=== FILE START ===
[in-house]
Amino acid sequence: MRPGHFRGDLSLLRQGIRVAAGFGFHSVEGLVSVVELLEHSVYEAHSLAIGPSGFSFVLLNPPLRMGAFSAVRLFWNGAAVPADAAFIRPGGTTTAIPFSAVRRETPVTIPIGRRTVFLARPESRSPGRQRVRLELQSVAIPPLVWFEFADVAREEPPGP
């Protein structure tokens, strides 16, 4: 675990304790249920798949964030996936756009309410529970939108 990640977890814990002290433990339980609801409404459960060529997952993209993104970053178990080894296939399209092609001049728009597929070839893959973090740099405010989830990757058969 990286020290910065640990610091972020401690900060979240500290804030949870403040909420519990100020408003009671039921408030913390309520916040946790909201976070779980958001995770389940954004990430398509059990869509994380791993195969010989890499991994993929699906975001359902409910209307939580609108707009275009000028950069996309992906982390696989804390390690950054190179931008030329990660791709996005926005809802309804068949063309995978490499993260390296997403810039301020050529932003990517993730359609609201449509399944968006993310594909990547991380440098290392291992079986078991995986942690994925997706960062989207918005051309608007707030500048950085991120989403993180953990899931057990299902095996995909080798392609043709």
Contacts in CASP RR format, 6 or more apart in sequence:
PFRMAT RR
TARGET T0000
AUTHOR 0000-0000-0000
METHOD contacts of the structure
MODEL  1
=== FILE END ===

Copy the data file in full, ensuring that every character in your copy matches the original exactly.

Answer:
[in-house]
Amino acid sequence: MRPGHFRGDLSLLRQGIRVAAGFGFHSVEGLVSVVELLEHSVYEAHSLAIGPSGFSFVLLNPPLRMGAFSAVRLFWNGAAVPADAAFIRPGGTTTAIPFSAVRRETPVTIPIGRRTVFLARPESRSPGRQRVRLELQSVAIPPLVWFEFADVAREEPPGP
């Protein structure tokens, strides 16, 4: 675990304790249920798949964030996936756009309410529970939108 990640977890814990002290433990339980609801409404459960060529997952993209993104970053178990080894296939399209092609001049728009597929070839893959973090740099405010989830990757058969 990286020290910065640990610091972020401690900060979240500290804030949870403040909420519990100020408003009671039921408030913390309520916040946790909201976070779980958001995770389940954004990430398509059990869509994380791993195969010989890499991994993929699906975001359902409910209307939580609108707009275009000028950069996309992906982390696989804390390690950054190179931008030329990660791709996005926005809802309804068949063309995978490499993260390296997403810039301020050529932003990517993730359609609201449509399944968006993310594909990547991380440098290392291992079986078991995986942690994925997706960062989207918005051309608007707030500048950085991120989403993180953990899931057990299902095996995909080798392609043709």
Contacts in CASP RR format, 6 or more apart in sequence:
PFRMAT RR
TARGET T0000
AUTHOR 0000-0000-0000
METHOD contacts of the structure
MODEL  1